motivation

The Volleyball Life Podcast: Travis Hudson from Western Kentucky

The Volleyball Life Podcast with Travis Hudson

 

Welcome to The Volleyball Life Podcast. We’re back today with Travis Hudson, he’s the head coach at Western Kentucky University, and you’re going to love listening to him. He’s got a great Kentucky accent, for one thing, and he’s just this marvelously inspirational guy.

He says a lot of, I think, really profound things in terms of the coaching profession and the way he approaches it. It’s fun to get to listen to kind of his story of getting started and the 25 plus years he’s spent at Western Kentucky, and the success they’ve had. They lost in the 2nd round at the NCAA tournament to the 4 seed Kentucky this year, we’ll talk a little bit about that match. We’ll talk a little bit about his history, and just fill in some of those blanks with kind of little bits of wisdom that he’s got. It’s been really good, I think you’ll love this program. Thanks for joining us and enjoy the show. Well, we’re here with Travis Hudson on The Volleyball Life podcast. He’s the head coach at Western Kentucky University. Travis, thanks so much for taking a minute out of your day.

 

volleyball coaching education

Coaching is Hard

This post is certainly long overdue. As such, I’m going to combine a couple of different topics into one post. You will forgive me, but like many of you, I’m deep into preparing for a season with considerable promise.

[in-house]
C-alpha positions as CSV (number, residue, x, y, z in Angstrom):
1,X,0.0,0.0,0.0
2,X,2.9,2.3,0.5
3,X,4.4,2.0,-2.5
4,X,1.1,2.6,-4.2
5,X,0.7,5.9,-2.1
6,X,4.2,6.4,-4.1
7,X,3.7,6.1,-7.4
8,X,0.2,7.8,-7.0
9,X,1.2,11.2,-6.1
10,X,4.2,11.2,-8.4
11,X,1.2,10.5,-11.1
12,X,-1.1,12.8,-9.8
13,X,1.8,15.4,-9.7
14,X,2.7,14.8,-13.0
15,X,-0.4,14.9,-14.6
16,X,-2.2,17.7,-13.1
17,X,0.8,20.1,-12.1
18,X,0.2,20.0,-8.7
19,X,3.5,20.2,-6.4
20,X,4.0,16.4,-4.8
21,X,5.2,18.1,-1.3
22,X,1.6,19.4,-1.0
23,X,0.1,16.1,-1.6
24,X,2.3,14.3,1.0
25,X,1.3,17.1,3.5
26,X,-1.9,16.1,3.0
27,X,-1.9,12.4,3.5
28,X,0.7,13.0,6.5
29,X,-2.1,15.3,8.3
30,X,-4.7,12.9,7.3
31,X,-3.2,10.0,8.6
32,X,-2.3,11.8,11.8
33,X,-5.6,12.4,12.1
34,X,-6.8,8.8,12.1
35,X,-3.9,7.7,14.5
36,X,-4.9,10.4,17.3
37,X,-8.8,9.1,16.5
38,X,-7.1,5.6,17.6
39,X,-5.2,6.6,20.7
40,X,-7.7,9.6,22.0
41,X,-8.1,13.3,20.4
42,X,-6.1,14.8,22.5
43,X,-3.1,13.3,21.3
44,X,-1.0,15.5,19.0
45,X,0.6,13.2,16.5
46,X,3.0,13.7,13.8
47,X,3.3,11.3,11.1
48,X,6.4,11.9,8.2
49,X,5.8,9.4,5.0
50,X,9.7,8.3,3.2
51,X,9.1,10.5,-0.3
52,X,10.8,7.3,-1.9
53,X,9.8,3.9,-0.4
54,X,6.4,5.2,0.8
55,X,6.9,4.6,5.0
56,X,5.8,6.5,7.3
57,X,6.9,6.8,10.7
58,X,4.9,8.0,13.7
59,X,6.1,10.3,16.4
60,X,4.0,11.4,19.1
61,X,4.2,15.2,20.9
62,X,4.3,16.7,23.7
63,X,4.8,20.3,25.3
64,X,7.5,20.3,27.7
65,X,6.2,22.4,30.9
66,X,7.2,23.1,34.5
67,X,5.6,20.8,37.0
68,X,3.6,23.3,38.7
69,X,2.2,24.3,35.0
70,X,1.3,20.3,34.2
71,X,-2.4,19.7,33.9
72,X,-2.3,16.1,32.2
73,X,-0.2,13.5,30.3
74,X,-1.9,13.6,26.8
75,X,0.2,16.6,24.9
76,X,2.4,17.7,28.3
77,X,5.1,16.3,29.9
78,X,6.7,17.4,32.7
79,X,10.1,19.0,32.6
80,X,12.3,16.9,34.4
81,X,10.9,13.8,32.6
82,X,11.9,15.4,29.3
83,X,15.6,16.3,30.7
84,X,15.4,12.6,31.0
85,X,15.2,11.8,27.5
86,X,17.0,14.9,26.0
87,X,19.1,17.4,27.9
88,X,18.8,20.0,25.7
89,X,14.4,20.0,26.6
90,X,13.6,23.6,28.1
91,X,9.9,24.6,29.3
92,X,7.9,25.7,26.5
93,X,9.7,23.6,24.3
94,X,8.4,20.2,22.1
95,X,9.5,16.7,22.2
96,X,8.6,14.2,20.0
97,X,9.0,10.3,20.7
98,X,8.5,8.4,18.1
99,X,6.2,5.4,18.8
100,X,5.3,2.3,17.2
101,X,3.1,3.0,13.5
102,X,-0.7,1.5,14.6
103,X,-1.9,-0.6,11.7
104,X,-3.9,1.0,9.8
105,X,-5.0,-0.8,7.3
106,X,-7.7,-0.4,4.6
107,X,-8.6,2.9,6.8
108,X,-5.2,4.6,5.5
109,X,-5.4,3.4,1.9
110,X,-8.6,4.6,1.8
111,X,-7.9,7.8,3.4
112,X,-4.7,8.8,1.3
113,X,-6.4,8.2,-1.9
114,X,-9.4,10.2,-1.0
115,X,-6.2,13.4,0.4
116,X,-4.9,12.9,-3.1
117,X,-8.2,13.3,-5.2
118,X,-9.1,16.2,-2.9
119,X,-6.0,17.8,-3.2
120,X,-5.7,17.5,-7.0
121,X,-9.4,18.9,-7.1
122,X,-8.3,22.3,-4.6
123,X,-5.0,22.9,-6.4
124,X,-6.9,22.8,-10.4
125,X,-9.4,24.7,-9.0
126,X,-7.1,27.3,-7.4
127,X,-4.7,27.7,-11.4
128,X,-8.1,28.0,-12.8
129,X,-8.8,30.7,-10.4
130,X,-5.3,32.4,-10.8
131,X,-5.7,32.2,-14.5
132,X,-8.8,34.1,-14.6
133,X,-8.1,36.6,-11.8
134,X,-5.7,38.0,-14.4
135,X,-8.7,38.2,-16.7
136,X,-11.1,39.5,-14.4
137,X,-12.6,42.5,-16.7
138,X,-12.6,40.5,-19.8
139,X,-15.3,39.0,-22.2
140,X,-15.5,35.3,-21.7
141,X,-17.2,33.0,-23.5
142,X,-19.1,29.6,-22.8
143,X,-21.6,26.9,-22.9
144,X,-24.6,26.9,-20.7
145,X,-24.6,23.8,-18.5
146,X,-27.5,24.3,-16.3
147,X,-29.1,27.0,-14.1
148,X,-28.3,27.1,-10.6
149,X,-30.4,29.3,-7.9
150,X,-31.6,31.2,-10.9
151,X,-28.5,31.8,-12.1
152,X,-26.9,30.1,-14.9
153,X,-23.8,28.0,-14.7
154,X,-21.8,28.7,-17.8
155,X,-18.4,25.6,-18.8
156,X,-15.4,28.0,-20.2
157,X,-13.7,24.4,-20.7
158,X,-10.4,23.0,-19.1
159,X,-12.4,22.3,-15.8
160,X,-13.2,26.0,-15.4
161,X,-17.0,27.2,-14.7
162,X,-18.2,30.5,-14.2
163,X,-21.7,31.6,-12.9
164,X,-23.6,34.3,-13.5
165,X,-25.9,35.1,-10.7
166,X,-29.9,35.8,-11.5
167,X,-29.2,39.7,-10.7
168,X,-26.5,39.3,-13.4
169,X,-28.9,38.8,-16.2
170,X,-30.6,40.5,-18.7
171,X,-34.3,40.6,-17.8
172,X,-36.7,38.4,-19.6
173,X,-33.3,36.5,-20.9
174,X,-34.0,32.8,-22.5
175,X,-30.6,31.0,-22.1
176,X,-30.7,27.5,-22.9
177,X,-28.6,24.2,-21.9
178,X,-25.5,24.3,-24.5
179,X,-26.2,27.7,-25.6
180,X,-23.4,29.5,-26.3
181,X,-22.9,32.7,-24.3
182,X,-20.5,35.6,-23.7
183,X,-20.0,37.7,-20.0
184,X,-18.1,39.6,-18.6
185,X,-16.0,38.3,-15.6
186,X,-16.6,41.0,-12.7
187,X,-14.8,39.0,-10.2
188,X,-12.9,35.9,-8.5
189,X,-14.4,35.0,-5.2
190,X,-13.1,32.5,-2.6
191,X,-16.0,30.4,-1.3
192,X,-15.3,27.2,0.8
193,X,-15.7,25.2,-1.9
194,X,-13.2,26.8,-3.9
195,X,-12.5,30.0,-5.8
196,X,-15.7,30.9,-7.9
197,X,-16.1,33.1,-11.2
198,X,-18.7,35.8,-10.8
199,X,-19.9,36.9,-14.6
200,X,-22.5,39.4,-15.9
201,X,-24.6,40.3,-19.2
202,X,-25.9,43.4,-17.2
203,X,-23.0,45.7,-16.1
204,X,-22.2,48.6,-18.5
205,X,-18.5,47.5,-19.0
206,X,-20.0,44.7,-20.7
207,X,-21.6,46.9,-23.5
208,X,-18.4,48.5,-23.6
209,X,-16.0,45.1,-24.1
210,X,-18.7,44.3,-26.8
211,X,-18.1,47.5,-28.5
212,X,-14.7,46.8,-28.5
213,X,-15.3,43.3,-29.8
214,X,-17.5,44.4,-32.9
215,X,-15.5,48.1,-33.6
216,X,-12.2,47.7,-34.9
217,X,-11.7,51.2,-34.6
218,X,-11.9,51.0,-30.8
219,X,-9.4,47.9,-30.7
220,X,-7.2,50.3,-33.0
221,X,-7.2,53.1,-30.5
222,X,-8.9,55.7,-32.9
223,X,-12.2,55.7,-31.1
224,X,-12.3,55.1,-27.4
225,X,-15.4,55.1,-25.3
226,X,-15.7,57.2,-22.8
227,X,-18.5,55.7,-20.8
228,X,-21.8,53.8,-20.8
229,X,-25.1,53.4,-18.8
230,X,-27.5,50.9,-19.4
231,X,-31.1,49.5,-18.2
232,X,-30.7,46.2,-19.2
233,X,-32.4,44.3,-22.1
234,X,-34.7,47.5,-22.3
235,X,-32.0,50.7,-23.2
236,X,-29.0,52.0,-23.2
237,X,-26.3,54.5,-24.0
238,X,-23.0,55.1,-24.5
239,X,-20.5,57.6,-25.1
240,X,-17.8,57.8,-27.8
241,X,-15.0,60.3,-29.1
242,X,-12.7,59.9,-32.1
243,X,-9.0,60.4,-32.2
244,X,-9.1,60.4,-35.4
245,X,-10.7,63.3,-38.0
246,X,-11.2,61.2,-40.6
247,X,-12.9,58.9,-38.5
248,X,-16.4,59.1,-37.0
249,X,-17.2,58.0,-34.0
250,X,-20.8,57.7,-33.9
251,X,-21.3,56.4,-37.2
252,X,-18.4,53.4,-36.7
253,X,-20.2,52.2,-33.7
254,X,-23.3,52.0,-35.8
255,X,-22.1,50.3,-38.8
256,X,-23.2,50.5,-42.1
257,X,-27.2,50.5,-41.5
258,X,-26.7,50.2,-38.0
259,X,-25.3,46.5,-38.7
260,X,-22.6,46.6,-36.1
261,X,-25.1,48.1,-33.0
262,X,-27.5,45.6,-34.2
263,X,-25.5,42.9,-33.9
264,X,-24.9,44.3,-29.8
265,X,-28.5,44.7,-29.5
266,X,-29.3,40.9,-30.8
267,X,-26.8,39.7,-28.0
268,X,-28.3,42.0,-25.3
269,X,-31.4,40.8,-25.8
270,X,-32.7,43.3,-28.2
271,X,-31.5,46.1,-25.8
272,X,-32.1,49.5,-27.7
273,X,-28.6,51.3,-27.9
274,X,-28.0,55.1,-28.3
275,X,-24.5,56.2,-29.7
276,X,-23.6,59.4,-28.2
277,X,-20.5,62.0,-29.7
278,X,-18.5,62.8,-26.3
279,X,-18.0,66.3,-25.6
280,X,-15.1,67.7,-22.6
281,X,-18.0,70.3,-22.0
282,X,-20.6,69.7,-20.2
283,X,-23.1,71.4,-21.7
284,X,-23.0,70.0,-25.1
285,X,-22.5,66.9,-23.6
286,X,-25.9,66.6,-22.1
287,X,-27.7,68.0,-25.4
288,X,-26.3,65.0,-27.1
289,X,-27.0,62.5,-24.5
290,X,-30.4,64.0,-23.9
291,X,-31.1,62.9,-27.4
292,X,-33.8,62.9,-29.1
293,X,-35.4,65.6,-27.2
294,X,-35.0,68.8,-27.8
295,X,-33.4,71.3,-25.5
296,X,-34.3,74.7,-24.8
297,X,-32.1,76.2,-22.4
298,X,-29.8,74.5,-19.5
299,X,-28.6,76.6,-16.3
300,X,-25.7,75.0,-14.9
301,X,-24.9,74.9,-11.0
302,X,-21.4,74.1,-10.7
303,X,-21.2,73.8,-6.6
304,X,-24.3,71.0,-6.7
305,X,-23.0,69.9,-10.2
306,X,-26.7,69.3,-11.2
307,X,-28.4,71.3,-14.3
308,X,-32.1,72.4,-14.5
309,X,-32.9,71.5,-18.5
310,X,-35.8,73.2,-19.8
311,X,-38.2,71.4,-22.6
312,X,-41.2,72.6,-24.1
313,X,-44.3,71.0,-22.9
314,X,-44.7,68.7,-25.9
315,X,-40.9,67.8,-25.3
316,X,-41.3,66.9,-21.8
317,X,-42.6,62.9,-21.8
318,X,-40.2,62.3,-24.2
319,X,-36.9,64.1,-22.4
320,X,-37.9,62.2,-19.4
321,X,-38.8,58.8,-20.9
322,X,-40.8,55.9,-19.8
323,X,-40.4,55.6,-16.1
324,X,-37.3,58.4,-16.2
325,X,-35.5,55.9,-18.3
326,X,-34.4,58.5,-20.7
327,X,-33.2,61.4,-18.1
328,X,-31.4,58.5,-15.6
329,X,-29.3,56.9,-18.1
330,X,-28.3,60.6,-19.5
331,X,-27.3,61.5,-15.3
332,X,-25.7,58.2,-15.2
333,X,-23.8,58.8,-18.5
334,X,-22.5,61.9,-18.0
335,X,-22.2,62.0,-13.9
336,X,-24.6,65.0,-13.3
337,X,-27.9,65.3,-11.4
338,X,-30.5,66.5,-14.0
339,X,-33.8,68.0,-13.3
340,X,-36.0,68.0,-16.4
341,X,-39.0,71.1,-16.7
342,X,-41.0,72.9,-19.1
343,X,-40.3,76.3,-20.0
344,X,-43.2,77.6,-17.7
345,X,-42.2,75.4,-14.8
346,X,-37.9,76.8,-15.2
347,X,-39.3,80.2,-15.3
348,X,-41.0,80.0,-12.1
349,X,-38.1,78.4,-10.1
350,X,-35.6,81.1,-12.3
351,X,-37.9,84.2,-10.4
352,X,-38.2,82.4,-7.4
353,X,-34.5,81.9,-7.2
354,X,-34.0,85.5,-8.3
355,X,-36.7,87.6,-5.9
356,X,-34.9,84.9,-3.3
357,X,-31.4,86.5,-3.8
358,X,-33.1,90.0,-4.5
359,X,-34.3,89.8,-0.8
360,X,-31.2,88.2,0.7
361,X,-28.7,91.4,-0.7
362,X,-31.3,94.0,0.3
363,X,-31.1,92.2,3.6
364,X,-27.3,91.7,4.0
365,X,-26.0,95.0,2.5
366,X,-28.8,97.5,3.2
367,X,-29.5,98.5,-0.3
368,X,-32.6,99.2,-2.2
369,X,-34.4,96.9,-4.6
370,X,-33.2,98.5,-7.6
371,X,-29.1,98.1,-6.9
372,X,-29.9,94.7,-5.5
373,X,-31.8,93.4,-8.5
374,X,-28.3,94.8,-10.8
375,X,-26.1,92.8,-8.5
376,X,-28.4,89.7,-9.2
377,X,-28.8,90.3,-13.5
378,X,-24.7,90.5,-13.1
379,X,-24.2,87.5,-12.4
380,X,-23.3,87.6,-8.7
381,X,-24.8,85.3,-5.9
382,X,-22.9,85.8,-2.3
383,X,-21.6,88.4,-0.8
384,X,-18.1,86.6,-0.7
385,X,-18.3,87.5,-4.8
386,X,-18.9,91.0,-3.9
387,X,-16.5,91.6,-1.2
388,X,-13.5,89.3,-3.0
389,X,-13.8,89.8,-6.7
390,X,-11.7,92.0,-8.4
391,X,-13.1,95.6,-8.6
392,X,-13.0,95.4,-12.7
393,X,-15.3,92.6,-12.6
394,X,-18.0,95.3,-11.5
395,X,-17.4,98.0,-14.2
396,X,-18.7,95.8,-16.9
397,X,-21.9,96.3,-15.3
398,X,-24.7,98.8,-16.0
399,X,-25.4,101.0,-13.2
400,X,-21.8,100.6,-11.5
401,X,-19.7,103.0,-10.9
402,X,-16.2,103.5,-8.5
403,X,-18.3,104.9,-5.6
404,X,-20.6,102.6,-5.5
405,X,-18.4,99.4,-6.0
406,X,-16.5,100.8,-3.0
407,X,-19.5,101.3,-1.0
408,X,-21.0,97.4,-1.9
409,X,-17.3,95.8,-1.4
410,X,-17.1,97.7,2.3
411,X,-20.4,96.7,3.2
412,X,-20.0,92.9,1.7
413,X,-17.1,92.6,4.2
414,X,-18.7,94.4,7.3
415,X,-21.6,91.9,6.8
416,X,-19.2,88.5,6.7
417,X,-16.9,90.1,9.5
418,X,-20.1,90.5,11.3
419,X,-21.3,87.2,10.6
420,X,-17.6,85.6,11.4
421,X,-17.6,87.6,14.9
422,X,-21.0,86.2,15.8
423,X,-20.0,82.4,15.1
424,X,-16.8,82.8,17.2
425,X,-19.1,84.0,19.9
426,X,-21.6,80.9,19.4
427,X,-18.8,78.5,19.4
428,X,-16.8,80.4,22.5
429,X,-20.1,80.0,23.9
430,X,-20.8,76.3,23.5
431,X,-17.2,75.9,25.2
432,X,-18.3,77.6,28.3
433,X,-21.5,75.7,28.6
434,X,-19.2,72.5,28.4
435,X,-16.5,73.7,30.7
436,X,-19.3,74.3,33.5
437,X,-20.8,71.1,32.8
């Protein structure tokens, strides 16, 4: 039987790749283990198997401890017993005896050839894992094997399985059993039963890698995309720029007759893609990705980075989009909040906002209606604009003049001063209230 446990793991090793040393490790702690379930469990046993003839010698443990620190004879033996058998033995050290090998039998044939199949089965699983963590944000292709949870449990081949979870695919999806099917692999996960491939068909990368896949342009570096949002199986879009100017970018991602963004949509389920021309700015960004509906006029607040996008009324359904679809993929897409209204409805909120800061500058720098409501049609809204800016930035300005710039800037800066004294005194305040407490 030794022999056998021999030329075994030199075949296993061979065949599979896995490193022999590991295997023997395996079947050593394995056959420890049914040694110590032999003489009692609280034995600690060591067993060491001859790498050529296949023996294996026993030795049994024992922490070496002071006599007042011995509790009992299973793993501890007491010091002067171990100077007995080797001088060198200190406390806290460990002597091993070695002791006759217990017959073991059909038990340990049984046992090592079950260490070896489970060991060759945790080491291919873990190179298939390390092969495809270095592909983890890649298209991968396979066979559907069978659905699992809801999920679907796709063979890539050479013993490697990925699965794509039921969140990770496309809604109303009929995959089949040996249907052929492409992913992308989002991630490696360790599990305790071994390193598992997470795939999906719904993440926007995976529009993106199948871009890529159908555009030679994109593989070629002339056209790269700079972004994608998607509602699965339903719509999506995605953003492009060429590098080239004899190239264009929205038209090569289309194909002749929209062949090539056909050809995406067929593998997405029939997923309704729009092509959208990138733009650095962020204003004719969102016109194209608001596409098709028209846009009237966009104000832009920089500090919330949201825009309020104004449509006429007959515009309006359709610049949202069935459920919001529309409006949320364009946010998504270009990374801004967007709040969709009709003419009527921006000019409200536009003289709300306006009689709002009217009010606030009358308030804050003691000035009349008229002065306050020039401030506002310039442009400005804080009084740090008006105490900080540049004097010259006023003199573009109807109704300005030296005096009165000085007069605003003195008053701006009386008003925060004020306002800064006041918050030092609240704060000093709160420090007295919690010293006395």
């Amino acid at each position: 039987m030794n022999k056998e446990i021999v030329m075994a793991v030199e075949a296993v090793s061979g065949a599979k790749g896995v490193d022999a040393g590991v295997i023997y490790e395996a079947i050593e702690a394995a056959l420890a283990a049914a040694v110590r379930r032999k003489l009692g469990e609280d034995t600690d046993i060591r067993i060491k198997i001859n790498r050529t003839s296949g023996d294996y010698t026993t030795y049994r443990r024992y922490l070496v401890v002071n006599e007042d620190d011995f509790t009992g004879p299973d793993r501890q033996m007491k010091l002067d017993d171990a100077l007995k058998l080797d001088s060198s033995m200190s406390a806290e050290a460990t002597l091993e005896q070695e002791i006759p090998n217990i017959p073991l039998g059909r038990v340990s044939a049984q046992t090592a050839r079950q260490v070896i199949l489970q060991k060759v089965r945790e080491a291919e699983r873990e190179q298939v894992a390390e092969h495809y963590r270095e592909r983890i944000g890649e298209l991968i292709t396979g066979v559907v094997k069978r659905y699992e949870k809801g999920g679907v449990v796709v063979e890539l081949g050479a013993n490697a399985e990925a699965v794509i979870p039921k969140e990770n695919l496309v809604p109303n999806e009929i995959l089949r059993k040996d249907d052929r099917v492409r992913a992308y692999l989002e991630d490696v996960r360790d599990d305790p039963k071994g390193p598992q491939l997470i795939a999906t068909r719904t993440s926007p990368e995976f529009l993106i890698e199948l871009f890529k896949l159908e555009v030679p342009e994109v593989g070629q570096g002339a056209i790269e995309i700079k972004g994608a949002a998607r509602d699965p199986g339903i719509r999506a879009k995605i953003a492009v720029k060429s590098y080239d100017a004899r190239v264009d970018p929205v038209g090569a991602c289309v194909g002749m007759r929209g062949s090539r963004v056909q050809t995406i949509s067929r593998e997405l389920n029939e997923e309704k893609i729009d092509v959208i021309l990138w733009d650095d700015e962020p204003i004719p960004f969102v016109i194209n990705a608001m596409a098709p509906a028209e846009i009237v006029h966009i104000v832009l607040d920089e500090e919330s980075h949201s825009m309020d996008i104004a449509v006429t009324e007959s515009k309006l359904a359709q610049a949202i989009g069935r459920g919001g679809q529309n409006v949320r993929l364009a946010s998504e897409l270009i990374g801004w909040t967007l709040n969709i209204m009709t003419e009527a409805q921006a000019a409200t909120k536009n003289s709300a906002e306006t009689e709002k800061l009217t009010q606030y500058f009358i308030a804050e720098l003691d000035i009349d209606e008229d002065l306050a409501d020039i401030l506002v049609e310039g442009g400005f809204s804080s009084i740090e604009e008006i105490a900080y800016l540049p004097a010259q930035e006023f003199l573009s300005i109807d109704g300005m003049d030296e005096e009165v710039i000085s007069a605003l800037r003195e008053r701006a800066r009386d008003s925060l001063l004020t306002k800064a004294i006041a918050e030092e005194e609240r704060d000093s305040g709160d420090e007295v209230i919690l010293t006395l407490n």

Club Coaching is Hard I coached an 18’s club team is past club season. I learnt a lot about coaching and the club volleyball scene. Those of you who club coach, and successfully manage the many demands, you have my deepest respect. It’s not easy. I don’t think college coaches have any idea of the complexity of what you do on any given practice, tournament or 3 day weekend qualifier.

A such, I promise I’ll never coach club again.

We are service providers One of the biggest confirmations of coaching as a service provider is the club volleyball scene. The consumer has a choice at the end of the club season – do we come back to the same club, or move to another club? Much of this is decided before the current club season is over and is influenced by other club athletes and their parents. I recently attended a presentation by Disney on their philosophy on customer service. It turns out that it’s expensive for a family of five to attend one of Disney’s theme parks for the day. So the first person they see once they enter the park better be excited to see them.

Shouldn’t we as coaches be excited to see our athletes when they enter the gym. Shame on any coach that wishes they coached orphans. We should strive to be the best service providers to our athletes.